Well-dressed guests moving to and fro over the thick carpets carried him back to the old days. A young lady, a guest of the house, playing a piano in an alcove pleased him. He sat there reading.
His dinner cost him $1.50. By eight o'clock he was through, and then, seeing guests leaving and the crowd of pleasure-seekers thickening outside wondered where he should go. Not home. Carrie would be up. No, he would not go back there this evening. He would stay out and knock around as a man who was independent-not broke — well might. He bought a cigar, and went outside on the corner where other individuals were lounging — brokers, racing people, thespians — his own flesh and blood. As he stood there, he thought of the old evenings in Chicago, and how he used to dispose of them. Many's the game he had had. This took him to poker.
"I didn't do that thing right the other day," he thought, referring to his loss of sixty dollars. "I shouldn't have weakened. I could have bluffed that fellow down. I wasn't in form, that's what ailed me."
Then he studied the possibilities of the game as it had been played, and began to figure how he might have won, in several instances, by bluffing a little harder.
"I'm old enough to play poker and do something with it. I'll try my hand to-night."
Visions of a big stake floated before him. Supposing he did win a couple of hundred, wouldn't he be in it? Lots of sports he knew made their living at this game, and a good living, too.
"They always had as much as I had," he thought.
So off he went to a poker room in the neighborhood, feeling much as he had in the old days. In this period of self-forgetfulness, aroused first by the shock of argument and perfected by a dinner in the hotel, with cocktails and cigars, he was as nearly like the old Hurstwood as he would ever be again. It was not the old Hurstwood — only a man arguing with a divided conscience and lured by a phantom.
This poker room was much like the other one, only it was a back room in a better drinking resort. Hurstwood watched a while, and then, seeing an interesting game, joined in. As before, it went easy for a while, he winning a few times and cheering up, losing a few pots and growing more interested and determined on that account. At last the fascinating game took a strong hold on him. He enjoyed its risks and ventured, on a trifling hand, to bluff the company and secure a fair stake. To his self-satisfaction intense and strong, he did it.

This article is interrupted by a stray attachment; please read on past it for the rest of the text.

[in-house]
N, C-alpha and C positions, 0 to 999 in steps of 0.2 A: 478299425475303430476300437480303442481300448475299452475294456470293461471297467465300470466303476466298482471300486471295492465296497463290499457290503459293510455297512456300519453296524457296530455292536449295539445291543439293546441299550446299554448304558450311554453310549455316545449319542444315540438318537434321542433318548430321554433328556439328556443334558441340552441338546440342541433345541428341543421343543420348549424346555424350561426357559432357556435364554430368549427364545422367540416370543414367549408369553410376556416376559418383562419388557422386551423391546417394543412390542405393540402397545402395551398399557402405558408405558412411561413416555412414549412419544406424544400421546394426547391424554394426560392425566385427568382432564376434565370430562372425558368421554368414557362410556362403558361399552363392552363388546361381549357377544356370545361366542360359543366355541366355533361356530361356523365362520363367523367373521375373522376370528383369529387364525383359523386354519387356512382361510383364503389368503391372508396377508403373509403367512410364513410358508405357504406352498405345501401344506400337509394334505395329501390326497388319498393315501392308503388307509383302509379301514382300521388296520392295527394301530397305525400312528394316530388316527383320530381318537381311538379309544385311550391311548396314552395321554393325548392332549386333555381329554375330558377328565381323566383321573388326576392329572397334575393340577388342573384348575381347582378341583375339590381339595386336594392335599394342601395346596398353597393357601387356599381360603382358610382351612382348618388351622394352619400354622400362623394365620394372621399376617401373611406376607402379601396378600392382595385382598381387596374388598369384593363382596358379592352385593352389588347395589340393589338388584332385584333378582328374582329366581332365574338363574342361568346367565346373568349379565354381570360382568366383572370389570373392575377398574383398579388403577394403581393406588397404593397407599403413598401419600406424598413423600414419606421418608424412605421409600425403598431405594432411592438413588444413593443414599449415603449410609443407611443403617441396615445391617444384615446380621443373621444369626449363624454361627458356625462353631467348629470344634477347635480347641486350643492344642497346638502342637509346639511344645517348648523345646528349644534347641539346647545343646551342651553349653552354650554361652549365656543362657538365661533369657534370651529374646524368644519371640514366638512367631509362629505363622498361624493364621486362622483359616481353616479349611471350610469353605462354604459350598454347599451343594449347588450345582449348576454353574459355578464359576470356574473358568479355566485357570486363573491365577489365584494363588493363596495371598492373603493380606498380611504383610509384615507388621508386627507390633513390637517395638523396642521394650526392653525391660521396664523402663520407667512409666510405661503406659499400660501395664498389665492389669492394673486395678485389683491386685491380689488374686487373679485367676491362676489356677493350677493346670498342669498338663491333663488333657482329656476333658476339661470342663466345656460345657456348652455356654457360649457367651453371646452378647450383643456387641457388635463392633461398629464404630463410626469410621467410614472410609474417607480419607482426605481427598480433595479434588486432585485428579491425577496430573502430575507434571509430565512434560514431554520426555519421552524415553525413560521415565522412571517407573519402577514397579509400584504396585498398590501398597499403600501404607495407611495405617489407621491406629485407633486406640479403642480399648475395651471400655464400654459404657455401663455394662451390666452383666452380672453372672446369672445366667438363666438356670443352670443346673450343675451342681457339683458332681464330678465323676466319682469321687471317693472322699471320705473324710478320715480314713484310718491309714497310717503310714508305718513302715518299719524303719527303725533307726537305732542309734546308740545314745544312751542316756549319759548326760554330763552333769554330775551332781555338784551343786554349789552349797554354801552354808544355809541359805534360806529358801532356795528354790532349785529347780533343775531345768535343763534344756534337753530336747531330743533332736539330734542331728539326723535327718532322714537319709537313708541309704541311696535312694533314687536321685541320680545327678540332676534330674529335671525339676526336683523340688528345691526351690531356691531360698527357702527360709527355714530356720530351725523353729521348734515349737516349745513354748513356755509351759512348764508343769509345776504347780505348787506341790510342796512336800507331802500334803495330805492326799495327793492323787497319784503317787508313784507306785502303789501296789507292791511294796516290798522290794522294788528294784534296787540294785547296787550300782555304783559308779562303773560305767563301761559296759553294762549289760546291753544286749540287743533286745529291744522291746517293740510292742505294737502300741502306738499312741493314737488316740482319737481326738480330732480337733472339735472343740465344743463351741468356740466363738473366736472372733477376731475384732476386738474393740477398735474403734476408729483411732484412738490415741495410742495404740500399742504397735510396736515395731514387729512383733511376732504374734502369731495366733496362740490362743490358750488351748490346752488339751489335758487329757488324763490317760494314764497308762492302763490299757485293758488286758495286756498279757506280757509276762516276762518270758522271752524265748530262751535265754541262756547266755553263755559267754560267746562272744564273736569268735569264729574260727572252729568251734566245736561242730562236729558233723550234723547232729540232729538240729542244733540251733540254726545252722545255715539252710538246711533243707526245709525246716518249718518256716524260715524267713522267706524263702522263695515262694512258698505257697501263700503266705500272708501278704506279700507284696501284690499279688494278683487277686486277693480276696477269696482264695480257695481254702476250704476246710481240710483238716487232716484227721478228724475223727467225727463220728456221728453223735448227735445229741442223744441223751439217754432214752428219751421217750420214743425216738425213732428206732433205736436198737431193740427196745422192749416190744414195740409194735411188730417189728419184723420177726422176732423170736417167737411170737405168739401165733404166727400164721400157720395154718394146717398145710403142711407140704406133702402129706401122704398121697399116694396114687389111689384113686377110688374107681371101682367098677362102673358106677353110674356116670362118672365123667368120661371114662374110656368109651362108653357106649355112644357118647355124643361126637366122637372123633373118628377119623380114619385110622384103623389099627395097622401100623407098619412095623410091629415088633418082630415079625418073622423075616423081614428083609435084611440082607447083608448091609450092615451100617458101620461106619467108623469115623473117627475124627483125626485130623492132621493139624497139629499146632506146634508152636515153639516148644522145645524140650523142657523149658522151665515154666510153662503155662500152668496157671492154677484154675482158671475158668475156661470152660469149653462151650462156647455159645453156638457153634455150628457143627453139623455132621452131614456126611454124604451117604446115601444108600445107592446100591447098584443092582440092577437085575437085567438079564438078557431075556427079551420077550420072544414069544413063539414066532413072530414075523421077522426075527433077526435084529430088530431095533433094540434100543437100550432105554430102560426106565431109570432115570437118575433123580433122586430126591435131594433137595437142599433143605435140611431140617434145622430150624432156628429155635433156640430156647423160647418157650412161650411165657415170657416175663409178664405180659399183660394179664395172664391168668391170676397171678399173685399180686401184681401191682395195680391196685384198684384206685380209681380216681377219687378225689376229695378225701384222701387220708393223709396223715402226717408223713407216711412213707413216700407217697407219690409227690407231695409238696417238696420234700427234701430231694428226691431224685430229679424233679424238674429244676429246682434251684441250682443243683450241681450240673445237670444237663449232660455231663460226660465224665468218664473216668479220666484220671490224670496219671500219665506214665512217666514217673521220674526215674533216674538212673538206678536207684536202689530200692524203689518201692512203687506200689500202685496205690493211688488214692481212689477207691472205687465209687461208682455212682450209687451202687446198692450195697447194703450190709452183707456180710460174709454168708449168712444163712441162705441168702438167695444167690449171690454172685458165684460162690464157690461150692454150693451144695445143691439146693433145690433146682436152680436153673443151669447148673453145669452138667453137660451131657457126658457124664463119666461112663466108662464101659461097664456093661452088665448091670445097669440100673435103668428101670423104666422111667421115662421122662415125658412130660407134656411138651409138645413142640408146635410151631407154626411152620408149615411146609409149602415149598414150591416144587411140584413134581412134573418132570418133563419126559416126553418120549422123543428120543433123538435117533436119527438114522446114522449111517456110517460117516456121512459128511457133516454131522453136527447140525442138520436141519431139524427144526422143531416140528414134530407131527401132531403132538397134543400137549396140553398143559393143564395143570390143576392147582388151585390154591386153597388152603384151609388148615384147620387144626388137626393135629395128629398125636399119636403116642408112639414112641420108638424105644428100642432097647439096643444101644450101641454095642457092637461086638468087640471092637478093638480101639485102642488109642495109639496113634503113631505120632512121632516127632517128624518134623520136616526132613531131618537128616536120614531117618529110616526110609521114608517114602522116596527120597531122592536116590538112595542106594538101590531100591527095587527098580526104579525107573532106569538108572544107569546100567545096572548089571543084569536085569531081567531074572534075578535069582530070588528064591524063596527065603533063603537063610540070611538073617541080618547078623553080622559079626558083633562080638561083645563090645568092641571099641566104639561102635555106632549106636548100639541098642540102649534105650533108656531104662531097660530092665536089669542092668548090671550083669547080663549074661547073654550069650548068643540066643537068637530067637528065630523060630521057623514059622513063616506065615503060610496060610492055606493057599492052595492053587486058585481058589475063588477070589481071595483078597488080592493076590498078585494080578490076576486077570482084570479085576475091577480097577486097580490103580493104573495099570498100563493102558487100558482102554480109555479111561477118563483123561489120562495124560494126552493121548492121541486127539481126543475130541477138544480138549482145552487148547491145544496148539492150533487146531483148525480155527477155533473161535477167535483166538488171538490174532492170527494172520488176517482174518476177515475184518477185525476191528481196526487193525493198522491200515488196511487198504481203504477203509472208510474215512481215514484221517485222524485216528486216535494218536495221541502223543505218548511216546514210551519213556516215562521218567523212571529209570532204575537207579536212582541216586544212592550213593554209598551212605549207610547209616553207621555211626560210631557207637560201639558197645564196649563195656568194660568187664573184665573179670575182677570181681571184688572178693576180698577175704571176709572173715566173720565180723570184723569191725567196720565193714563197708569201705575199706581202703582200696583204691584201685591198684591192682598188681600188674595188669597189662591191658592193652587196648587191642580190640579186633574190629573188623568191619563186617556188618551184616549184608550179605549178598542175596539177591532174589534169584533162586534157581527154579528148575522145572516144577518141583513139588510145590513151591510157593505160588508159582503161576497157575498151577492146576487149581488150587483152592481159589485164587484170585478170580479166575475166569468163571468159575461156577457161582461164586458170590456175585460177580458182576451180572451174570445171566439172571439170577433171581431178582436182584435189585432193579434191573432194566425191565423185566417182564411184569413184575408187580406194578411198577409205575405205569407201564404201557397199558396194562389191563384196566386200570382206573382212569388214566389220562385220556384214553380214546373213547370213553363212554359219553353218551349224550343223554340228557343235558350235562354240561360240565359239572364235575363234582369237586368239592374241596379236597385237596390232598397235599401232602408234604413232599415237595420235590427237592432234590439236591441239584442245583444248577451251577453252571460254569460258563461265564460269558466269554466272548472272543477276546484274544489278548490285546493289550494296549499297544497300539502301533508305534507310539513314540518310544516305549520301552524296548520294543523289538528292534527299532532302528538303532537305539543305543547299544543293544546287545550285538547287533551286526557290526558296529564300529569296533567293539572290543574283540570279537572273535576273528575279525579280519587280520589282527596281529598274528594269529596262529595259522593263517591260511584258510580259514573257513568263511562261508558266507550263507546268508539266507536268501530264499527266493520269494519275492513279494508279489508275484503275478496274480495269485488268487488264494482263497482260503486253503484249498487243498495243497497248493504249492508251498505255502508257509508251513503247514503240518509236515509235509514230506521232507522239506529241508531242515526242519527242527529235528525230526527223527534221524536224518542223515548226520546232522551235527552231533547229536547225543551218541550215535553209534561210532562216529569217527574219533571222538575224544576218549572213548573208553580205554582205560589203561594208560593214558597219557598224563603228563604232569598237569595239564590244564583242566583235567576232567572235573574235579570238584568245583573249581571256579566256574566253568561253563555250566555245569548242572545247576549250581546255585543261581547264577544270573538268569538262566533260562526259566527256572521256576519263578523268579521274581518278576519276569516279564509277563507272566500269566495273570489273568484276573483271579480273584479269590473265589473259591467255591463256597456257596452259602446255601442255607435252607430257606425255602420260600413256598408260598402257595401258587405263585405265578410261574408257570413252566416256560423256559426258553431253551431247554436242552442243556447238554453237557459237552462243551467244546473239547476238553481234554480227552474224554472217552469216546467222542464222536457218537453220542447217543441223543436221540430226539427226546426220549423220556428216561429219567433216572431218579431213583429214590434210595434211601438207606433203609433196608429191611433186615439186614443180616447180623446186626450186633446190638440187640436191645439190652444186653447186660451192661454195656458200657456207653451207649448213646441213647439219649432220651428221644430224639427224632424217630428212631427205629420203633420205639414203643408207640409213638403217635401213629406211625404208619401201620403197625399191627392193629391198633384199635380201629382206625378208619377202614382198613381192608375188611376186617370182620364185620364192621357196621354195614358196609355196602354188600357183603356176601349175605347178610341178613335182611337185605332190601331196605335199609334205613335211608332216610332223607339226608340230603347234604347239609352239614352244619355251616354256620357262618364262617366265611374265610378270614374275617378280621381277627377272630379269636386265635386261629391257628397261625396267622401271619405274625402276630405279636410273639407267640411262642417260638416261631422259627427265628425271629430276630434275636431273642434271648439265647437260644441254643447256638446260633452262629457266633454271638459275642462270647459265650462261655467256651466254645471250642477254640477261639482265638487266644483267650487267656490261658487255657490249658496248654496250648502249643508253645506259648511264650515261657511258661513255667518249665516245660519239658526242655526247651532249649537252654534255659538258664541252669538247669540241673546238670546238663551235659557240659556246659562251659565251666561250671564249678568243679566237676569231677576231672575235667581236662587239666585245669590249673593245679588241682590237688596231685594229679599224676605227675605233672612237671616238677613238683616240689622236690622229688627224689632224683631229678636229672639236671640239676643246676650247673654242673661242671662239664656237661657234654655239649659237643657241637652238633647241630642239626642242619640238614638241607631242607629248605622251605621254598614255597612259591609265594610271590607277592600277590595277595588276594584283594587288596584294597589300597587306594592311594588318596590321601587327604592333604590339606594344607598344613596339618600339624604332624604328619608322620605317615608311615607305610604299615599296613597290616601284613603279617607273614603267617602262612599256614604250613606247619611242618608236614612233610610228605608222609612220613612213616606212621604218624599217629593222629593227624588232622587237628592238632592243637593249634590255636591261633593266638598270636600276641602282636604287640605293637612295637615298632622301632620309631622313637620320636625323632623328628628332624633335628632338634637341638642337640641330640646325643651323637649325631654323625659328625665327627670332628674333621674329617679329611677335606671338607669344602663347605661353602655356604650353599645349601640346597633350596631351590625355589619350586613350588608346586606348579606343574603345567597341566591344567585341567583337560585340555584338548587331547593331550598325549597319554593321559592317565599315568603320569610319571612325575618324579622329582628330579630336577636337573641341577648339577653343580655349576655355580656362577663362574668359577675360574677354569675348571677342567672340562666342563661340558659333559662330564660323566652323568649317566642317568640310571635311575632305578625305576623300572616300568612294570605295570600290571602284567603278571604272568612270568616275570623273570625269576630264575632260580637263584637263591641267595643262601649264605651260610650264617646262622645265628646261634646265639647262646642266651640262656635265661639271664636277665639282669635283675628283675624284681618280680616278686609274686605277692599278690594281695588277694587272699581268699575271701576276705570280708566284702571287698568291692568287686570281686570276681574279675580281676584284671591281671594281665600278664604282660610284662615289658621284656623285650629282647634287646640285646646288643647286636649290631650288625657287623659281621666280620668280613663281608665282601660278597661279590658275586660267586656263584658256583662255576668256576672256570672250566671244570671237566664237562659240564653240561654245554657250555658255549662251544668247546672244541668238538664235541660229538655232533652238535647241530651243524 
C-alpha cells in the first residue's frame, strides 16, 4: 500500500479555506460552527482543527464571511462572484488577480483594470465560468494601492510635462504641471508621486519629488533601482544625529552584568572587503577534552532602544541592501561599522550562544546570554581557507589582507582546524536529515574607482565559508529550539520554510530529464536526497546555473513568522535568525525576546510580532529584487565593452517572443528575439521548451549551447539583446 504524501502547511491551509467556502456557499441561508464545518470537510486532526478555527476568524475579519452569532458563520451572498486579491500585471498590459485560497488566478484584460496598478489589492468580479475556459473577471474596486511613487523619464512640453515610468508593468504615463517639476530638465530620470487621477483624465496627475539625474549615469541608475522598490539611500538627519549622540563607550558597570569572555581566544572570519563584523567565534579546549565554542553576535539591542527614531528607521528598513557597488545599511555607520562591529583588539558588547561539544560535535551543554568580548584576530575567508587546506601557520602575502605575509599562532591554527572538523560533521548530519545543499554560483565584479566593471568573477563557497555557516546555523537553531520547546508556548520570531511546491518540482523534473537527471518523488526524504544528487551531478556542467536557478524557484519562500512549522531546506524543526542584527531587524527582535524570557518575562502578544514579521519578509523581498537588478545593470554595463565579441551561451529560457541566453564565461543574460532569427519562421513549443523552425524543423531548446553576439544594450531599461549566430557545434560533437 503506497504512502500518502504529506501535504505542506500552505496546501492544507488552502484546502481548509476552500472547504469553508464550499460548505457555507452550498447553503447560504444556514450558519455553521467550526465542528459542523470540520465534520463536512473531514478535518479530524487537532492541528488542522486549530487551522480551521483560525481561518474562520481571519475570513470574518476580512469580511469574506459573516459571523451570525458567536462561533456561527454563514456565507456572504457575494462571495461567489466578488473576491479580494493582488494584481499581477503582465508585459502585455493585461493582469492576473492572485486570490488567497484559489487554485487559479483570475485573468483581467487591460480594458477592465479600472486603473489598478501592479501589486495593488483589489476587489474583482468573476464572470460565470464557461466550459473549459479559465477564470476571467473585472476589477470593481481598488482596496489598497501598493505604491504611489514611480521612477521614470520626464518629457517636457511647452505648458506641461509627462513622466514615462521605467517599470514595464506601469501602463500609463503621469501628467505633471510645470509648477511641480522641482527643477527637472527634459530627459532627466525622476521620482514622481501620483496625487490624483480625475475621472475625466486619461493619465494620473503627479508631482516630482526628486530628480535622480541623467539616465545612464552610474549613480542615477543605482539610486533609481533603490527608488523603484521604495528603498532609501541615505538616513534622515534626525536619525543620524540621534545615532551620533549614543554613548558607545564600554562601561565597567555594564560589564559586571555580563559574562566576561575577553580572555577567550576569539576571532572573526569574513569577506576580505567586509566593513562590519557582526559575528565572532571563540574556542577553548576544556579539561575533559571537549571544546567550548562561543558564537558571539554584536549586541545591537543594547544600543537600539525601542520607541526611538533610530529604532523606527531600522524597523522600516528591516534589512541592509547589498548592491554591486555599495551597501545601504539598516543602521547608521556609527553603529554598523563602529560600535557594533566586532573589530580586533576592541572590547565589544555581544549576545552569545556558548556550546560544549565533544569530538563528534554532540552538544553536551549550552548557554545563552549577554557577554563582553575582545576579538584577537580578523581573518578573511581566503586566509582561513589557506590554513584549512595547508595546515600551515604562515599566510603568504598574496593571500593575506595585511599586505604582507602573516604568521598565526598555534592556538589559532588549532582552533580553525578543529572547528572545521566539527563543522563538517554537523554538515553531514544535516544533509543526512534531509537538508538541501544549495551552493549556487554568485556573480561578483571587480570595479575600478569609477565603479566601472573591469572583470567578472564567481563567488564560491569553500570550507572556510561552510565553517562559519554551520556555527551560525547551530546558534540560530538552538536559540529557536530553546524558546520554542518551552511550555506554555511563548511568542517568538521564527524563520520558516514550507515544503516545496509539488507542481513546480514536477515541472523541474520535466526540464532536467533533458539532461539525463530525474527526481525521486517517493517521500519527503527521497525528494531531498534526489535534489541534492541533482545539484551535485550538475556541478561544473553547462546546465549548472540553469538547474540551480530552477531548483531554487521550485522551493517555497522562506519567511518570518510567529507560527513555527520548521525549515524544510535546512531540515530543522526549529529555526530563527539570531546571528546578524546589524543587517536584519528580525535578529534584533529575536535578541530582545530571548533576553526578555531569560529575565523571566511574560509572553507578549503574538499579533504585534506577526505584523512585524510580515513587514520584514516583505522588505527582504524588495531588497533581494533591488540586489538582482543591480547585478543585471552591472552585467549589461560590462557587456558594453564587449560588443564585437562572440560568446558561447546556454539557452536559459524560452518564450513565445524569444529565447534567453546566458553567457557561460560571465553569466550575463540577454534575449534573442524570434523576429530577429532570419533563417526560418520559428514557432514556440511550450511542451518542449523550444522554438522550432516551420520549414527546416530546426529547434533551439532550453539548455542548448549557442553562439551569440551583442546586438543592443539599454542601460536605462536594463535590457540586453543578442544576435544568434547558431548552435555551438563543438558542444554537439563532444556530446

In the height of this feeling he began to think his luck was with him. No one else had done so well. Now came another moderate hand, and again he tried to open the jack-pot on it. There were others there who were almost reading his heart, so close was their observation.
"I have three of a kind," said one of the players to himself. "I'll just stay with that fellow to the finish."
The result was that bidding began.
"I raise you ten."
"Right you are."
It got to where Hurstwood had seventy-five dollars up. The other man really became serious. Perhaps this individual (Hurstwood) really did have a stiff hand.
"I call," he said.
Hurstwood showed his hand. He was done. The bitter fact that he had lost seventy-five dollars made him desperate.
"Let's have another pot," he said, grimly.
"All right," said the man.
Some of the other players quit, but observant loungers took their places. Time passed, and it came to twelve o'clock. Hurstwood held on, neither winning nor losing much. Then he grew weary, and on a last hand lost twenty more. He was sick at heart.
At a quarter after one in the morning he came out of the place. The chill, bare streets seemed a mockery of his state. He walked slowly west, little thinking of his row with Carrie. He ascended the stairs and went into his room as if there had been no trouble. It was his loss that occupied his mind. Sitting down on the bedside he counted his money. There was now but a hundred and ninety dollars and some change. He put it up and began to undress.
"I wonder what's getting into me, anyhow?" he said.
In the morning Carrie scarcely spoke and he felt as if he must go out again. He had treated her badly, but he could not afford to make up. Now desperation seized him, and for a day or two, going out thus, he lived like a gentleman — or what he conceived to be a gentleman — which took money. For his escapades he was soon poorer in mind and body, to say nothing of his purse, which had lost thirty by the process. Then he came down to cold, bitter sense again.
"The rent man comes to-day," said Carrie, greeting him thus indifferently three mornings later.
"Yes; this is the second," answered Carrie.
Hurstwood frowned. Then in despair he got out his purse.
"It seems an awful lot to pay for rent," he said.
He was nearing his last hundred dollars.